Review by Vives Anunciacion
Inquirer Libre February 21, 2008
There Will Be Blood
Written and Directed by Paul Thomas Anderson
Based on Upton Sinclair’s novel “Oil!”
Starring Daniel Day-Lewis
Nominated for 8 Oscars
As the title promises, there will be blood. There is a pervasive sense that something scary or terrible is about to happen in the movie, even if nothing ghostly ever does. It’s not a horror movie, but it can get so creepy it’s close to being one. There is something scary in P. T. Anderson’s latest work, and it’s the creature called Daniel Plainview who is a monster of a human if there is one, a soulless brute of anger spewed from the depths of evil.
In Daniel Plainview’s own terms he is an oil man, a self-made prototype American businessman who literally broke back and bones picking for silver in rocks before drilling for crude oil in the deserts of California in the early 1900s. For the first 11 minutes of the movie, not a word is spoken, only the sound of Daniel’s pick and an unsettling music which indicate the 2 hour-plus movie isn’t going to be an easy watch. Daniel knows one thing and one thing only – that he wants no one else to succeed except himself. Two, if you count that he hates most people.
It starts in 1898, and then moves on to 1911, which is the most part of the movie. That’s when Daniel the successful oil man meets young Eli Sunday of the small desert town of Little Boston. Eli is an upstart preacher, whose youthful looks mismatch his mastery of the Holy Scriptures. In exchange for the town’s prosperity, Eli barters for a bigger town church – and the relationship binds so long as oil flows. But the movie isn’t a contest between the bible and black gold; though many times when it feels like so, it’s a fascinating clash. There Will Be Blood is really about the avarice inside Daniel Plainview. To that Daniel Day-Lewis rises sublime.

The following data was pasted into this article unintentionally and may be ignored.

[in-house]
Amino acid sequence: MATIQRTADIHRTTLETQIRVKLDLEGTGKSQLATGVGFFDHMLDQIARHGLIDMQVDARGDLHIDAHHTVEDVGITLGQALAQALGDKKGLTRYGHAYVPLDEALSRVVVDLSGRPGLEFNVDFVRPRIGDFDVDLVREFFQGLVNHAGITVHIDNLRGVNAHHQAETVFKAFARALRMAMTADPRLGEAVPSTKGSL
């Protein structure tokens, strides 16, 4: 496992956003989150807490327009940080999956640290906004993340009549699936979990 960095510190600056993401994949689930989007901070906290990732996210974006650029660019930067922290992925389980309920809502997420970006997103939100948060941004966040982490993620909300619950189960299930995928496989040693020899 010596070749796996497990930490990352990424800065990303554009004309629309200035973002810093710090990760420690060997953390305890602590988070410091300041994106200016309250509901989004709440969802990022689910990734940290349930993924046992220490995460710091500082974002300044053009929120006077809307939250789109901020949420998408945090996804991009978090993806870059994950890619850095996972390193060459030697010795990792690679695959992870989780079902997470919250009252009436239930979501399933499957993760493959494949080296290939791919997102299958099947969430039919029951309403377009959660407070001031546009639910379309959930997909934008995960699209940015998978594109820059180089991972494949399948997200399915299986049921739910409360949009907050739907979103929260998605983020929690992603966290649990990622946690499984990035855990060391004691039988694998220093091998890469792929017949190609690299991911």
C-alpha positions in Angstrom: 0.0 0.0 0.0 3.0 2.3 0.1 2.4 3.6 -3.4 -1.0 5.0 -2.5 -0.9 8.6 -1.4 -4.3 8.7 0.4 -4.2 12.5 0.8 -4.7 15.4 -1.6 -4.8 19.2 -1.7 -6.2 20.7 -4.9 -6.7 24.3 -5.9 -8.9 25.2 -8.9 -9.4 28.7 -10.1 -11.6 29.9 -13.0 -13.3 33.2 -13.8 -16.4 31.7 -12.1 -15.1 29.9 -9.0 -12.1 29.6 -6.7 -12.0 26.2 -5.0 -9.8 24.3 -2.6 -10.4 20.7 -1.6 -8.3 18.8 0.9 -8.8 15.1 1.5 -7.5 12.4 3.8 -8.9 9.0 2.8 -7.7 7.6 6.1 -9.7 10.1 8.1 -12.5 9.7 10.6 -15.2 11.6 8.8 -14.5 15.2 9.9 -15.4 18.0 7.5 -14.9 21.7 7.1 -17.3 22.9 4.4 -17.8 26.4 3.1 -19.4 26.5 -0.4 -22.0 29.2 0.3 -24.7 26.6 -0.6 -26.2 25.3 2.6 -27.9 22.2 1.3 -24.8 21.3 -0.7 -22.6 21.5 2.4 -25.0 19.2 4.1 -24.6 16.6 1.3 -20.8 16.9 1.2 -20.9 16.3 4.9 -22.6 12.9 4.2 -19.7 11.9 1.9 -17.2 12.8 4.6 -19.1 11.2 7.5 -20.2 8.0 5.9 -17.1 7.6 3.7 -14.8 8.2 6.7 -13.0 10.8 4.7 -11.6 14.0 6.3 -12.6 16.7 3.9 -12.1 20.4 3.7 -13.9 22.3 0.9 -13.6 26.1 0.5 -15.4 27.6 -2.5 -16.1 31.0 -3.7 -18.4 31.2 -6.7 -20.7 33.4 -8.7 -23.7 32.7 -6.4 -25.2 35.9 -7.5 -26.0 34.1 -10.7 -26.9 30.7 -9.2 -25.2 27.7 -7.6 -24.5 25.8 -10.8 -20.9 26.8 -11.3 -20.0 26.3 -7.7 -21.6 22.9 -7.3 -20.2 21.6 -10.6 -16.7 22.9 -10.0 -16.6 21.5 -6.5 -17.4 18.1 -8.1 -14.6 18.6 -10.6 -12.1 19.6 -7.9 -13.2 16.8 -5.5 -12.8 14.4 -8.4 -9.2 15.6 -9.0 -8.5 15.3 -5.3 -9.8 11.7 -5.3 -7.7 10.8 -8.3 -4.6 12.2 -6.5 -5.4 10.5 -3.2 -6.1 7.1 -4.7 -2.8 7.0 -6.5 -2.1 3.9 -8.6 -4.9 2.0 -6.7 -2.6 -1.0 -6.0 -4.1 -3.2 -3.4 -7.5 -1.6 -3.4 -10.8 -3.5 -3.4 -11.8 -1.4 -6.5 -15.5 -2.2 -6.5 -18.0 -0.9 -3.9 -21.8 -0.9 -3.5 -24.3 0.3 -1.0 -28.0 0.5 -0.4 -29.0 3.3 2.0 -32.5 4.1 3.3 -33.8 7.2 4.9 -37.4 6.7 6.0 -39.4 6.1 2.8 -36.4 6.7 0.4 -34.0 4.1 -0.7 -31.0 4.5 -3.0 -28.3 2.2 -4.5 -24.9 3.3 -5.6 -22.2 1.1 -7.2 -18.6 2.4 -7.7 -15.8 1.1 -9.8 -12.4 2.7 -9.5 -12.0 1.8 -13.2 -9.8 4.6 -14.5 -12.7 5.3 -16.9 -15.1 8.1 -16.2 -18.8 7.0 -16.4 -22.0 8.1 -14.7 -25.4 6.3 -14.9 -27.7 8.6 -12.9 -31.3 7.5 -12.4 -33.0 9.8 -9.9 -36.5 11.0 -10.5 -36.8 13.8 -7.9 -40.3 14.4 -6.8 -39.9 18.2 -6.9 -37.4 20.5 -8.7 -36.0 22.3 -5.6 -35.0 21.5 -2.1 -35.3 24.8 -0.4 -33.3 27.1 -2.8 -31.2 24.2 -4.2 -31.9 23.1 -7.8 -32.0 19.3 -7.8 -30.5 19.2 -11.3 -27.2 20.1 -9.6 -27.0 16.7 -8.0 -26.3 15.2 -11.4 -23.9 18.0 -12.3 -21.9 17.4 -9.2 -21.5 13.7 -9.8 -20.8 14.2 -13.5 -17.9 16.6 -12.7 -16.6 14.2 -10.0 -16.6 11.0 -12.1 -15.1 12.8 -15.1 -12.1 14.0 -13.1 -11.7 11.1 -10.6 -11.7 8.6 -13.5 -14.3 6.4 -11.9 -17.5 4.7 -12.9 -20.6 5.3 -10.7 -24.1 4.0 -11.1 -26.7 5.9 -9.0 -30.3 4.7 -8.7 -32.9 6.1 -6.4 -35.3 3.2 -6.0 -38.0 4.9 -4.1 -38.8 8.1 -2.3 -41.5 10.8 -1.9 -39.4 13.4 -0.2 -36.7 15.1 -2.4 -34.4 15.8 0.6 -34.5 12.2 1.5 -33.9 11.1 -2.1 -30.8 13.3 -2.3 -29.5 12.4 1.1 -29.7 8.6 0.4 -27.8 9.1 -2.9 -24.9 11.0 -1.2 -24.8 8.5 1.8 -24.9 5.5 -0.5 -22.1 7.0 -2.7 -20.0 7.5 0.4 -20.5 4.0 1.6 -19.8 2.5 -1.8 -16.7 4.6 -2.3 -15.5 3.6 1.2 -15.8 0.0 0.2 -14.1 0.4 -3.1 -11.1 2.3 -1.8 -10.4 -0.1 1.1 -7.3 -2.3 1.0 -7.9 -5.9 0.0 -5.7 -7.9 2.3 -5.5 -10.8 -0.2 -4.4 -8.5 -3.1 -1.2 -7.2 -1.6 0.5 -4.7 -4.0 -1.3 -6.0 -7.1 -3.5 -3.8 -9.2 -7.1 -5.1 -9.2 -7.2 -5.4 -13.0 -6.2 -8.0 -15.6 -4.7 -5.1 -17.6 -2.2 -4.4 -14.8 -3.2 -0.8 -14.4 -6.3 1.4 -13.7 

With a voice pulled from beneath the earth and a tired crooked limp that grows with age, Day-Lewis’s Plainview is a disturbing madman – a force of nature cold and articulate in front of the people he intends to take land from but rains fire and brimstone against any who slight the manner by which he raises his dear son H.W. And when he does, the earth trembles to the core. Paul Dano, who plays Eli, establishes a praiseworthy performance of his own, particularly in that scene where he exorcises the demon of arthritis, but the young actor can’t hold up to Day-Lewis’s searing mockery of salvation, as evident in the final climactic scene. In contrast, newcomer Dillon Freasier (as young H.W.) has a screen presence and angelic face that humanizes Plainview’s monstrosity, even with the bare use of words.
By sheer genius, the movie stays most compelling by remaining mysteriously incomplete. As far as a movie is concerned, it is either a character study that lacks a proper back story, or dramaturgy with missing arcs. There Will Be Blood is another P.T. Anderson declaration (after Boogie Nights, Punch Drunk Love and Magnolia) that cinema need not be ordinary.
“I am the Third Revelation,” Plainview thunders to Eli at the end with such power he might as well have been giving the first commandment to Moses. Daniel Day-Lewis is the burning bush.